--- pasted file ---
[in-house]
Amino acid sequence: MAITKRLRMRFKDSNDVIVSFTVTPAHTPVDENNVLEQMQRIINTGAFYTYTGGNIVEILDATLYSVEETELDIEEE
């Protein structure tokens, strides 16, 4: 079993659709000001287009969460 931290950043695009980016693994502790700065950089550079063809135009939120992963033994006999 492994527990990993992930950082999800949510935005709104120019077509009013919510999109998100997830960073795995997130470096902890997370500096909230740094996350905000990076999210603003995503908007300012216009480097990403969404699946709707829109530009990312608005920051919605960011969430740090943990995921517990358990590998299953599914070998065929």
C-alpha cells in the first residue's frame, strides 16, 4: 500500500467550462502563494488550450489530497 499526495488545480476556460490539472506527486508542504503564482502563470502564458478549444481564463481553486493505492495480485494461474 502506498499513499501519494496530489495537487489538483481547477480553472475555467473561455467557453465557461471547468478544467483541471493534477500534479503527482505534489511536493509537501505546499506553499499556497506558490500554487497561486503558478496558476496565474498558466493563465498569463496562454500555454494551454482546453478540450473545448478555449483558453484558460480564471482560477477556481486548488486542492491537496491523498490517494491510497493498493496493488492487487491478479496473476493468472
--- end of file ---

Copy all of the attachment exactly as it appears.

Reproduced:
[in-house]
Amino acid sequence: MAITKRLRMRFKDSNDVIVSFTVTPAHTPVDENNVLEQMQRIINTGAFYTYTGGNIVEILDATLYSVEETELDIEEE
């Protein structure tokens, strides 16, 4: 079993659709000001287009969460 931290950043695009980016693994502790700065950089550079063809135009939120992963033994006999 492994527990990993992930950082999800949510935005709104120019077509009013919510999109998100997830960073795995997130470096902890997370500096909230740094996350905000990076999210603003995503908007300012216009480097990403969404699946709707829109530009990312608005920051919605960011969430740090943990995921517990358990590998299953599914070998065929």
C-alpha cells in the first residue's frame, strides 16, 4: 500500500467550462502563494488550450489530497 499526495488545480476556460490539472506527486508542504503564482502563470502564458478549444481564463481553486493505492495480485494461474 502506498499513499501519494496530489495537487489538483481547477480553472475555467473561455467557453465557461471547468478544467483541471493534477500534479503527482505534489511536493509537501505546499506553499499556497506558490500554487497561486503558478496558476496565474498558466493563465498569463496562454500555454494551454482546453478540450473545448478555449483558453484558460480564471482560477477556481486548488486542492491537496491523498490517494491510497493498493496493488492487487491478479496473476493468472